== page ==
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Is it possible to define my own functions in OpenCL code, in order that the kernels could call them? It yes, where can I see some simple example?


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Old question...anything else you need from an answer? – Garet Claborn Aug 9 '11 at 17:06
Seems like the title and the question are different? Title specifically asks for inline, whereas question just asks if we can define our our functions... – Hugh Perkins Jan 10 '15 at 5:14

Function used to create program is ...

cl_program clCreateProgramWithSource  (     
    cl_context context,
    cl_uint count,
    const char **strings,
    const size_t *lengths,
    cl_int *errcode_ret)

You can place functions inside the strings parameter like this,

float AddVector(float a, float b)
    return a + b;

kernel void VectorAdd(
    global read_only float* a,
    global read_only float* b,
    global write_only float* c )
    int index = get_global_id(0);
    //c[index] = a[index] + b[index];
    c[index] = AddVector(a[index], b[index]);

Now you have one user defined function "AddVector" and a kernel function "VectorAdd"

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Based on the code samples here you can just write functions like:

inline int add(int a,int b)
   return a+b;

(Eg. look at the .cl file in the DXTC or bitonic sort examples.)

I don't know if that's an nvidia only extension but the OpenCL documentation talks about "auxiliary functions" as well as kernels.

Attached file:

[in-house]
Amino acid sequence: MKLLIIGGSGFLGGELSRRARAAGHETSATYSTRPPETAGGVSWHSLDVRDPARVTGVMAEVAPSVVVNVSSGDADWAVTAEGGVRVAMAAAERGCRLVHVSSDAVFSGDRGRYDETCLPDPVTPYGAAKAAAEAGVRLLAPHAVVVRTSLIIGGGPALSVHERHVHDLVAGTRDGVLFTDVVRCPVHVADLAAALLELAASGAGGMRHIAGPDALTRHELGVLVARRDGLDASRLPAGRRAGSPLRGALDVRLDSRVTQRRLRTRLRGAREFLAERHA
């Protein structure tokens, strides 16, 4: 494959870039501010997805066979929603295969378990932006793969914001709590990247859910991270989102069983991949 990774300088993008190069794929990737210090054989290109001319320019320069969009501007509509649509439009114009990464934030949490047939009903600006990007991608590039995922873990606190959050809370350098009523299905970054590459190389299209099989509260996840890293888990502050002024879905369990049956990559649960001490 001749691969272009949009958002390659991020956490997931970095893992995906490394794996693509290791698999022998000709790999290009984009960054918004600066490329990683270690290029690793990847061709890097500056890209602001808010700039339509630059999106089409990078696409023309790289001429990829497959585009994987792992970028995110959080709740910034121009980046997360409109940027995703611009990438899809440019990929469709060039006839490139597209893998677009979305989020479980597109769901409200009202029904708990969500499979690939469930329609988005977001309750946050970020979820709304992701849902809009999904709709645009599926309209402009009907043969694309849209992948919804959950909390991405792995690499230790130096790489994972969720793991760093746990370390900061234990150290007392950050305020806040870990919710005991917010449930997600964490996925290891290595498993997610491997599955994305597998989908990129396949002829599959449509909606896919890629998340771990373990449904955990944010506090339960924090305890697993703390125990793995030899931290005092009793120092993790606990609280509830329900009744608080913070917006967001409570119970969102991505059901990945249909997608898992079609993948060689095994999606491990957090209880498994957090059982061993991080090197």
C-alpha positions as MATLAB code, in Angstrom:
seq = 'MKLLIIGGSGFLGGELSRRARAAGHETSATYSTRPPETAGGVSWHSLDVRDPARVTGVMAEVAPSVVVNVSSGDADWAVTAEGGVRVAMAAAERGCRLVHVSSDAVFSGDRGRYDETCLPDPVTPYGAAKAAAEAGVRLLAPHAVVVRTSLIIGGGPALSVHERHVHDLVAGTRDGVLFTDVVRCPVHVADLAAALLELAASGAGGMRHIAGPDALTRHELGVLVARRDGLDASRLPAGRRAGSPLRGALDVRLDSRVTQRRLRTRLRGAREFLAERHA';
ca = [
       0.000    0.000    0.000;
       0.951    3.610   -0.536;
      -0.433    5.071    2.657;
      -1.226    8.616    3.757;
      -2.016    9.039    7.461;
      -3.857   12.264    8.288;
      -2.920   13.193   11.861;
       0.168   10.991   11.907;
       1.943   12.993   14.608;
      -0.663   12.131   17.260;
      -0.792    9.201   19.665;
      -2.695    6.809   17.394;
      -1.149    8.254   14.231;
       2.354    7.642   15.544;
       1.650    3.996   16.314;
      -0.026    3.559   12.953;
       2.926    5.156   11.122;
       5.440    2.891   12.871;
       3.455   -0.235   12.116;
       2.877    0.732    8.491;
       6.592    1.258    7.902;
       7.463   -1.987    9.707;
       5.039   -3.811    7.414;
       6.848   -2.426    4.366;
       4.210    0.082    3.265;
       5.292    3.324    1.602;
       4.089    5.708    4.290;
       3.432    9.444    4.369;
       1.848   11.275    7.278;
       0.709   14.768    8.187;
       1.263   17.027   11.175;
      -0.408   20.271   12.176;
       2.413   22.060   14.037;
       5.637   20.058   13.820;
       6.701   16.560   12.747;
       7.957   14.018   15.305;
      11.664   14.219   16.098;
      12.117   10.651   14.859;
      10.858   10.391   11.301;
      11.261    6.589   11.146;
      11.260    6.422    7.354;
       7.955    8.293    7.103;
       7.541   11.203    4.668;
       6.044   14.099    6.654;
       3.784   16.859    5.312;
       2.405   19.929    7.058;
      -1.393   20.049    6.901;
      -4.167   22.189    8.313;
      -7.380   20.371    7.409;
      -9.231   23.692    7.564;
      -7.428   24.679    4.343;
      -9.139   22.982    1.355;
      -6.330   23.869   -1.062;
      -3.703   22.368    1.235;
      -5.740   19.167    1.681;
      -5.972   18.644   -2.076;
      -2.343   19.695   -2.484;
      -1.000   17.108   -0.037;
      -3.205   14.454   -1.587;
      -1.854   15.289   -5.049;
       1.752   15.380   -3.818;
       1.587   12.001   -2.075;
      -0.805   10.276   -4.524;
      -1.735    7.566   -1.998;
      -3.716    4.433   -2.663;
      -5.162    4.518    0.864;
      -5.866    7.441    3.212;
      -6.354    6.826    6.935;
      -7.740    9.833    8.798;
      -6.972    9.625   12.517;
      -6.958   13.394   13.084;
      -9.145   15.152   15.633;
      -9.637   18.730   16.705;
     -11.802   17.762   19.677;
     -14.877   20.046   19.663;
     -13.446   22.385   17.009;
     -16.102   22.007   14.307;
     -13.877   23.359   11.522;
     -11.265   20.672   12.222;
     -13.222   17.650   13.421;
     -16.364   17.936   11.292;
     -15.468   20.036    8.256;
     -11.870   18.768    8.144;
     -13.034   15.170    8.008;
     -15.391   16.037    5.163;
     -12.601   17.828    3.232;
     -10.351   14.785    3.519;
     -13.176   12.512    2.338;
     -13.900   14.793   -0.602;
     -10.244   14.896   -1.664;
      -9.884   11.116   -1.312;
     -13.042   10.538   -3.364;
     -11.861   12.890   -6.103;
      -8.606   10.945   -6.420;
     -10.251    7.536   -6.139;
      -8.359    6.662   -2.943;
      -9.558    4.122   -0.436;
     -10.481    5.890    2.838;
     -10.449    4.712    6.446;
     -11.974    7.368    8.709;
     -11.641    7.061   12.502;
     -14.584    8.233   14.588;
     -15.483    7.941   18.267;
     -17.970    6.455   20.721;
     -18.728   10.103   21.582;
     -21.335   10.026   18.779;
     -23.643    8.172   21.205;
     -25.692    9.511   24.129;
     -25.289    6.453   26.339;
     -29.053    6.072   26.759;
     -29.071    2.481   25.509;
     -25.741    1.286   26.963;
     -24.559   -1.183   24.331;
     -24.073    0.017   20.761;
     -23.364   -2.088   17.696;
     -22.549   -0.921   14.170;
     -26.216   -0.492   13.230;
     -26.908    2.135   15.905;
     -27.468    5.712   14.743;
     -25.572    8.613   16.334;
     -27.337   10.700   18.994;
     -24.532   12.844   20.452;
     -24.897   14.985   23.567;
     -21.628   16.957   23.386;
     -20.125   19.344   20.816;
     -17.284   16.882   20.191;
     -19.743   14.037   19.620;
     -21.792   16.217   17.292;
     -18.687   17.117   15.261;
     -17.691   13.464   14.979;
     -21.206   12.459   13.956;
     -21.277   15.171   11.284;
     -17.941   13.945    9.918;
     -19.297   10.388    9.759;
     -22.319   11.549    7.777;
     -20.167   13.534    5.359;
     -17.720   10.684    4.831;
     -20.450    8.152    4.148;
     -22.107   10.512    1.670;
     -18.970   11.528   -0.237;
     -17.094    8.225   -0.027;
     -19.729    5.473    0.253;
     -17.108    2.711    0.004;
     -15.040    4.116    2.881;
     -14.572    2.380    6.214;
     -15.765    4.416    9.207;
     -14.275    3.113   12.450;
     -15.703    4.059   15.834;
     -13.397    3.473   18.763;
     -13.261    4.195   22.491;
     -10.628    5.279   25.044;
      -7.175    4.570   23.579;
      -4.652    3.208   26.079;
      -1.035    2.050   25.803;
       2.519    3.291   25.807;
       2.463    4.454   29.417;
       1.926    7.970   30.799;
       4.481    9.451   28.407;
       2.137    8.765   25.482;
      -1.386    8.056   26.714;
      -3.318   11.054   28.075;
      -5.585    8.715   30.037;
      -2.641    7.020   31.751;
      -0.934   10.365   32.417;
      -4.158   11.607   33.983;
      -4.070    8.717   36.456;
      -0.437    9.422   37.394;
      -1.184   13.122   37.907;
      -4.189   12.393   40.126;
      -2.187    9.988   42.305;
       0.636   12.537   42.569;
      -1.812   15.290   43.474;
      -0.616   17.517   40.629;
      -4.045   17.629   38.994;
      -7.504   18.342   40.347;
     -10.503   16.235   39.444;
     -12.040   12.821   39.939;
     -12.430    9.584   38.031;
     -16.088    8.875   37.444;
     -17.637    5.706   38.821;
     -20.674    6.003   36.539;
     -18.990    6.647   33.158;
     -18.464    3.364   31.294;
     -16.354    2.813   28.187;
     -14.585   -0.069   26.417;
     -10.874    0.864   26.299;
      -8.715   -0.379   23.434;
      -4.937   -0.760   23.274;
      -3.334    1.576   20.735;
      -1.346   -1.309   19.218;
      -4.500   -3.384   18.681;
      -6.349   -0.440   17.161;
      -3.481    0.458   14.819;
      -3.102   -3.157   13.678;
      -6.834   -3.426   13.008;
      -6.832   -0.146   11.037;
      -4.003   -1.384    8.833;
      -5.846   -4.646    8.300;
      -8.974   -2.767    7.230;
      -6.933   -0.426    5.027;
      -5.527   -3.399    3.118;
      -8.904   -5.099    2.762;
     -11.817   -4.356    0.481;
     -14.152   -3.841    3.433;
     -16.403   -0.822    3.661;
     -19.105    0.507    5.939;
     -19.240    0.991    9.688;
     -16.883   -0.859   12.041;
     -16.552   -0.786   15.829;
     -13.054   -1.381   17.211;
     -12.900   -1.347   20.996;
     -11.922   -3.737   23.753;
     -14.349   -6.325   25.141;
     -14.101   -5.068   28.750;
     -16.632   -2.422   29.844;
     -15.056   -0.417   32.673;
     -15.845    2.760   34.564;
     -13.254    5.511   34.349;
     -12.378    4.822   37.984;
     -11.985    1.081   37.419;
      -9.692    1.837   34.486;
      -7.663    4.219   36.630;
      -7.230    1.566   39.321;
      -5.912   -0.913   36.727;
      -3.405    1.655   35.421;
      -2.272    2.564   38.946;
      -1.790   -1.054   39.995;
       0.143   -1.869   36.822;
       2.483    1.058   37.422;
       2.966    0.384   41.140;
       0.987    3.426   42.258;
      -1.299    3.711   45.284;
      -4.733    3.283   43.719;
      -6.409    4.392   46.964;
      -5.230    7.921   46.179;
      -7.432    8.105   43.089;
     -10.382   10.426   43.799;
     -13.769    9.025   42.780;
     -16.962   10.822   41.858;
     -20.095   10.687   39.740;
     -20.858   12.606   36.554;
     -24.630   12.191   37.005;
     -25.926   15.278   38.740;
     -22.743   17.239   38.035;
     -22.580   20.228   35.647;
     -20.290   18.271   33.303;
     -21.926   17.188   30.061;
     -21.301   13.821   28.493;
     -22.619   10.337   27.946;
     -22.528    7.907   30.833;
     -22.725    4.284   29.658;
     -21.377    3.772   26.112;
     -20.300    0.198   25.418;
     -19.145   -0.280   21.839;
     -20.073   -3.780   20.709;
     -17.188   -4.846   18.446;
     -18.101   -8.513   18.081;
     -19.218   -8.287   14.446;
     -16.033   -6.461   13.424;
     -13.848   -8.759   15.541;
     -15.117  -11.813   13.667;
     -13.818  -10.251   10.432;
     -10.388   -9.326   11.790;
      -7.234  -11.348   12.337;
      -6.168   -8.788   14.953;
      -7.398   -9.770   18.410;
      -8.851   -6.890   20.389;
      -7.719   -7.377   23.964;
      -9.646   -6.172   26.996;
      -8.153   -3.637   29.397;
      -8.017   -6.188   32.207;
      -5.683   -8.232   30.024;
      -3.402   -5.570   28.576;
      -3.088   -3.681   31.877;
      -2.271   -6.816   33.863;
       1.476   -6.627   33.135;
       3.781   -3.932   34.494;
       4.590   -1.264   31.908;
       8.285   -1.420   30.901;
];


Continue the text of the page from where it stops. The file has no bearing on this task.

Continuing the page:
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Strange, the OpenCL spec doesn't say anything about __device – dmessf May 27 '10 at 20:35
Yes. I'm wondering if I misremembered. Or if Apple added it as an extension. So if you modded me up, mod me down again until it's tested :-) – sigfpe May 27 '10 at 20:42
Or...if I'm confusing with CUDA code. I've been playing with both. – sigfpe May 27 '10 at 20:43

OpenCL supports auxiliary functions. See page 19 of this link for examples.

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Link != functional :( – Garet Claborn Aug 9 '11 at 17:04
@Garet: Thanks. – Yktula Aug 10 '11 at 4:44
Oooh,.. there's a lot of useful information on a good baseline card there. nice. – Garet Claborn Aug 11 '11 at 21:21
new link dead too :-P – Hugh Perkins Jan 10 '15 at 5:07

I googled around a bit, and just kept coming back to this question :-P

In the end, what I did was use macros, since inlining would be implementation-dependent anyway, and macros don't seem to have any major disadvantage in the context of c99 OpenCL programs? eg:

#define getFilterBoardOffset( filter, inputPlane ) \
    ( ( filter * gInputPlanes + inputPlane ) * gFilterSizeSquared )
#define getResultBoardOffset( n, filter ) \
    ( ( n * gNumFilters + filter ) * gOutputBoardSizeSquared )

instead of:

inline float getFilterBoardOffset( float filter, int inputPlane ) { 
    return ( filter * gInputPlanes + inputPlane ) * gFilterSizeSquared; 
inline float getResultBoardOffset( float n, int filter ) { 
    return ( n * gNumFilters + filter ) * gOutputBoardSizeSquared; 
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